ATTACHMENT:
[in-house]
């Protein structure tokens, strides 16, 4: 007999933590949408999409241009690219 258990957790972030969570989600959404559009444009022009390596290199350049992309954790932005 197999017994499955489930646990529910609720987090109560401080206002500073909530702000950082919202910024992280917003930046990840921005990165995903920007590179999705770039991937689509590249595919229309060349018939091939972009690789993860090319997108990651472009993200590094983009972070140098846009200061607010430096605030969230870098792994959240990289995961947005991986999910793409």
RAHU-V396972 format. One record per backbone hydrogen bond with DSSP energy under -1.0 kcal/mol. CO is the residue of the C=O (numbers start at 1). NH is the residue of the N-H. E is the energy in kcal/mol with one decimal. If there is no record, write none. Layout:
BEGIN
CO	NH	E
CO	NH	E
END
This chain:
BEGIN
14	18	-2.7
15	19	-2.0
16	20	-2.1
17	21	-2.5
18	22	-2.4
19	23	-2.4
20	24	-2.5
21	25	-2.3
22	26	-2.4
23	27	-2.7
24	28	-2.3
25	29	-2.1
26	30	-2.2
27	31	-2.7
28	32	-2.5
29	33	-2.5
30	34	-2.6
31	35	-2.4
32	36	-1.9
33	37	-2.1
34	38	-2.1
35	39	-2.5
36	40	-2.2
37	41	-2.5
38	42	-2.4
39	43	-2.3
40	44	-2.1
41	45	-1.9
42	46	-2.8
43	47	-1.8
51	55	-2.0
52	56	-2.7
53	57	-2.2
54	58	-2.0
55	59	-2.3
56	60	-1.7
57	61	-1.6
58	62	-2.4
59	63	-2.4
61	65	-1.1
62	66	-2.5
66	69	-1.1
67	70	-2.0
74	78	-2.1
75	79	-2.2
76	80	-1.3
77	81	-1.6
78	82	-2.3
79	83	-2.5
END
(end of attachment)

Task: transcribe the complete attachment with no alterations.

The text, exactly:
[in-house]
């Protein structure tokens, strides 16, 4: 007999933590949408999409241009690219 258990957790972030969570989600959404559009444009022009390596290199350049992309954790932005 197999017994499955489930646990529910609720987090109560401080206002500073909530702000950082919202910024992280917003930046990840921005990165995903920007590179999705770039991937689509590249595919229309060349018939091939972009690789993860090319997108990651472009993200590094983009972070140098846009200061607010430096605030969230870098792994959240990289995961947005991986999910793409």
RAHU-V396972 format. One record per backbone hydrogen bond with DSSP energy under -1.0 kcal/mol. CO is the residue of the C=O (numbers start at 1). NH is the residue of the N-H. E is the energy in kcal/mol with one decimal. If there is no record, write none. Layout:
BEGIN
CO	NH	E
CO	NH	E
END
This chain:
BEGIN
14	18	-2.7
15	19	-2.0
16	20	-2.1
17	21	-2.5
18	22	-2.4
19	23	-2.4
20	24	-2.5
21	25	-2.3
22	26	-2.4
23	27	-2.7
24	28	-2.3
25	29	-2.1
26	30	-2.2
27	31	-2.7
28	32	-2.5
29	33	-2.5
30	34	-2.6
31	35	-2.4
32	36	-1.9
33	37	-2.1
34	38	-2.1
35	39	-2.5
36	40	-2.2
37	41	-2.5
38	42	-2.4
39	43	-2.3
40	44	-2.1
41	45	-1.9
42	46	-2.8
43	47	-1.8
51	55	-2.0
52	56	-2.7
53	57	-2.2
54	58	-2.0
55	59	-2.3
56	60	-1.7
57	61	-1.6
58	62	-2.4
59	63	-2.4
61	65	-1.1
62	66	-2.5
66	69	-1.1
67	70	-2.0
74	78	-2.1
75	79	-2.2
76	80	-1.3
77	81	-1.6
78	82	-2.3
79	83	-2.5
END